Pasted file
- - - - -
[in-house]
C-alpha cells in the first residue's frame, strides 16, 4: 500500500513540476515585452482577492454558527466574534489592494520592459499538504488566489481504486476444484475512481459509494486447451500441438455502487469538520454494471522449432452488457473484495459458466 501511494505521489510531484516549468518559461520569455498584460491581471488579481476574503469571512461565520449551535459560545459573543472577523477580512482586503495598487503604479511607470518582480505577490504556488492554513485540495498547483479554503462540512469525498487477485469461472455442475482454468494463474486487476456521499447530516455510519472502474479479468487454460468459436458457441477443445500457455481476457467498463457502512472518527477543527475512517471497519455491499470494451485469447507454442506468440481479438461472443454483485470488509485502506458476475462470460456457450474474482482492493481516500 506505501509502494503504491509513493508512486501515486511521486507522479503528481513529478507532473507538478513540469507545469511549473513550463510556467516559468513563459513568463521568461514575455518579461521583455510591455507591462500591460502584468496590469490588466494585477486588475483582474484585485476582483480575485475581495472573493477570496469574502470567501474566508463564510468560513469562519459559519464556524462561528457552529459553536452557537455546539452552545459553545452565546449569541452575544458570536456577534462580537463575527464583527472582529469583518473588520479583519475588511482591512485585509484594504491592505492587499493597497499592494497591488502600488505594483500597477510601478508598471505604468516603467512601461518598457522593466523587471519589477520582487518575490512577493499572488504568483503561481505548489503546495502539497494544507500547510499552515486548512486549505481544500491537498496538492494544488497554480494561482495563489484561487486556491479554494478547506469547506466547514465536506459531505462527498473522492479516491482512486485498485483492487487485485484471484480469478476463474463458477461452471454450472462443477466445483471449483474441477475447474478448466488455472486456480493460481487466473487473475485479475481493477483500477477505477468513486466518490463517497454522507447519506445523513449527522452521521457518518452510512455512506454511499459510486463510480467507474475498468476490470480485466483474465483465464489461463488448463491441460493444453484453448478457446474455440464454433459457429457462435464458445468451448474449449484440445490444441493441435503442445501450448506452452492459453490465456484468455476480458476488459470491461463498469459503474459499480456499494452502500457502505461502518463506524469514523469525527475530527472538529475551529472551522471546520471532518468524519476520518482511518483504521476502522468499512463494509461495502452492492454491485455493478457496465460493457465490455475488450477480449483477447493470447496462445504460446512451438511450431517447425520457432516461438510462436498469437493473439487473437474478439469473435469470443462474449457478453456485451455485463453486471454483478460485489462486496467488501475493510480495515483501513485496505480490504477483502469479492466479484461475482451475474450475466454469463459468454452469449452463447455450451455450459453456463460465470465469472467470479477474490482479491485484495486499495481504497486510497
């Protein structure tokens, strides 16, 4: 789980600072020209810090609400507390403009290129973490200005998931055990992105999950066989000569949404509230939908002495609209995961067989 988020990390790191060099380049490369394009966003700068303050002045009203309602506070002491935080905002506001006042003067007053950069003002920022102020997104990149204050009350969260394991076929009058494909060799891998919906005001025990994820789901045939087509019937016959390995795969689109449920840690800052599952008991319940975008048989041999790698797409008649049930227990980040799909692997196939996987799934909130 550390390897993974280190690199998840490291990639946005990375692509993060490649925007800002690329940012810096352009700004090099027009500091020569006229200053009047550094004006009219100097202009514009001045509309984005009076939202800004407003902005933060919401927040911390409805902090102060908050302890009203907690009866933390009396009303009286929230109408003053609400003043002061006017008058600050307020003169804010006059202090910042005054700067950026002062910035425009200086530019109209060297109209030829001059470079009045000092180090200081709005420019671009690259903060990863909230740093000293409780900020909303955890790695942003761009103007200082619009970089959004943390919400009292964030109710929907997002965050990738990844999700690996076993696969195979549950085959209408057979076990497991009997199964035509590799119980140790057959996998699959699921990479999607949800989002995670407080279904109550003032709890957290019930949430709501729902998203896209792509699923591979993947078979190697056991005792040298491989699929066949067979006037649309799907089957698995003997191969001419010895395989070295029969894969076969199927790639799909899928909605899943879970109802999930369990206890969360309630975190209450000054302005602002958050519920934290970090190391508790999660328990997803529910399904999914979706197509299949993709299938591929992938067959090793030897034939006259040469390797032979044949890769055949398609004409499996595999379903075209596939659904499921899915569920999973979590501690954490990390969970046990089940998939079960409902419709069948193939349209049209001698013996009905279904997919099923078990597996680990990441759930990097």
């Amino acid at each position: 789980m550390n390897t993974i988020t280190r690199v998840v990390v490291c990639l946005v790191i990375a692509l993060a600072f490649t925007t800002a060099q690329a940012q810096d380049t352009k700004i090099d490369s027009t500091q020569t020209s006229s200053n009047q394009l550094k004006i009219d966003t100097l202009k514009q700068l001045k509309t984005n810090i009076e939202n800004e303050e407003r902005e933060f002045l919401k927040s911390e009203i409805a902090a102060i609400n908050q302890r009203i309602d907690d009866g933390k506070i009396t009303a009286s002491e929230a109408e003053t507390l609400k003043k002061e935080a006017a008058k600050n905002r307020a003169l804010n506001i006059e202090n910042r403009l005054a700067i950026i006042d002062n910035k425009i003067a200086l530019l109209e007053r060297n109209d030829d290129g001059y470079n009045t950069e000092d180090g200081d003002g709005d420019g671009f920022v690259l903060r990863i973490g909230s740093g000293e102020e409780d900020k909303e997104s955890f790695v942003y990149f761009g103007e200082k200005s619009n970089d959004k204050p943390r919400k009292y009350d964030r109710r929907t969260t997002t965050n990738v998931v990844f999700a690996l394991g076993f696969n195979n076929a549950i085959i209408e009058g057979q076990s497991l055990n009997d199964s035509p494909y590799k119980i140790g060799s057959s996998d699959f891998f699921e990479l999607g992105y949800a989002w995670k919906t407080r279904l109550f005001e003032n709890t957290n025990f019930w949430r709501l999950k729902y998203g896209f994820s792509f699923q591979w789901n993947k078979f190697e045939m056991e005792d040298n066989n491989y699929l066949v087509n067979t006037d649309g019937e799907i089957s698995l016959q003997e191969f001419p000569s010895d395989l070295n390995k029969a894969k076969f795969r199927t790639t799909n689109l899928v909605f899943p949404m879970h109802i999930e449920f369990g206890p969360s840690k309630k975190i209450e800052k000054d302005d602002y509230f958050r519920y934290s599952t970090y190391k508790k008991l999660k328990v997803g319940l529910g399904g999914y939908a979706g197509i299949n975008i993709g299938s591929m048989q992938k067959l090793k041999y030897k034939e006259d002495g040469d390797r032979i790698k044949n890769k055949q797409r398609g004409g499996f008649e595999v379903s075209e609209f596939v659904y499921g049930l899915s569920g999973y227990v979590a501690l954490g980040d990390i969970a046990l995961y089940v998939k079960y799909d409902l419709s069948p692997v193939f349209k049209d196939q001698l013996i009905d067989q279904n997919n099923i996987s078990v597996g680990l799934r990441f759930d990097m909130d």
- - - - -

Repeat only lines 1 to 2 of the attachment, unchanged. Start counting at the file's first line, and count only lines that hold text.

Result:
[in-house]
C-alpha cells in the first residue's frame, strides 16, 4: 500500500513540476515585452482577492454558527466574534489592494520592459499538504488566489481504486476444484475512481459509494486447451500441438455502487469538520454494471522449432452488457473484495459458466 501511494505521489510531484516549468518559461520569455498584460491581471488579481476574503469571512461565520449551535459560545459573543472577523477580512482586503495598487503604479511607470518582480505577490504556488492554513485540495498547483479554503462540512469525498487477485469461472455442475482454468494463474486487476456521499447530516455510519472502474479479468487454460468459436458457441477443445500457455481476457467498463457502512472518527477543527475512517471497519455491499470494451485469447507454442506468440481479438461472443454483485470488509485502506458476475462470460456457450474474482482492493481516500 506505501509502494503504491509513493508512486501515486511521486507522479503528481513529478507532473507538478513540469507545469511549473513550463510556467516559468513563459513568463521568461514575455518579461521583455510591455507591462500591460502584468496590469490588466494585477486588475483582474484585485476582483480575485475581495472573493477570496469574502470567501474566508463564510468560513469562519459559519464556524462561528457552529459553536452557537455546539452552545459553545452565546449569541452575544458570536456577534462580537463575527464583527472582529469583518473588520479583519475588511482591512485585509484594504491592505492587499493597497499592494497591488502600488505594483500597477510601478508598471505604468516603467512601461518598457522593466523587471519589477520582487518575490512577493499572488504568483503561481505548489503546495502539497494544507500547510499552515486548512486549505481544500491537498496538492494544488497554480494561482495563489484561487486556491479554494478547506469547506466547514465536506459531505462527498473522492479516491482512486485498485483492487487485485484471484480469478476463474463458477461452471454450472462443477466445483471449483474441477475447474478448466488455472486456480493460481487466473487473475485479475481493477483500477477505477468513486466518490463517497454522507447519506445523513449527522452521521457518518452510512455512506454511499459510486463510480467507474475498468476490470480485466483474465483465464489461463488448463491441460493444453484453448478457446474455440464454433459457429457462435464458445468451448474449449484440445490444441493441435503442445501450448506452452492459453490465456484468455476480458476488459470491461463498469459503474459499480456499494452502500457502505461502518463506524469514523469525527475530527472538529475551529472551522471546520471532518468524519476520518482511518483504521476502522468499512463494509461495502452492492454491485455493478457496465460493457465490455475488450477480449483477447493470447496462445504460446512451438511450431517447425520457432516461438510462436498469437493473439487473437474478439469473435469470443462474449457478453456485451455485463453486471454483478460485489462486496467488501475493510480495515483501513485496505480490504477483502469479492466479484461475482451475474450475466454469463459468454452469449452463447455450451455450459453456463460465470465469472467470479477474490482479491485484495486499495481504497486510497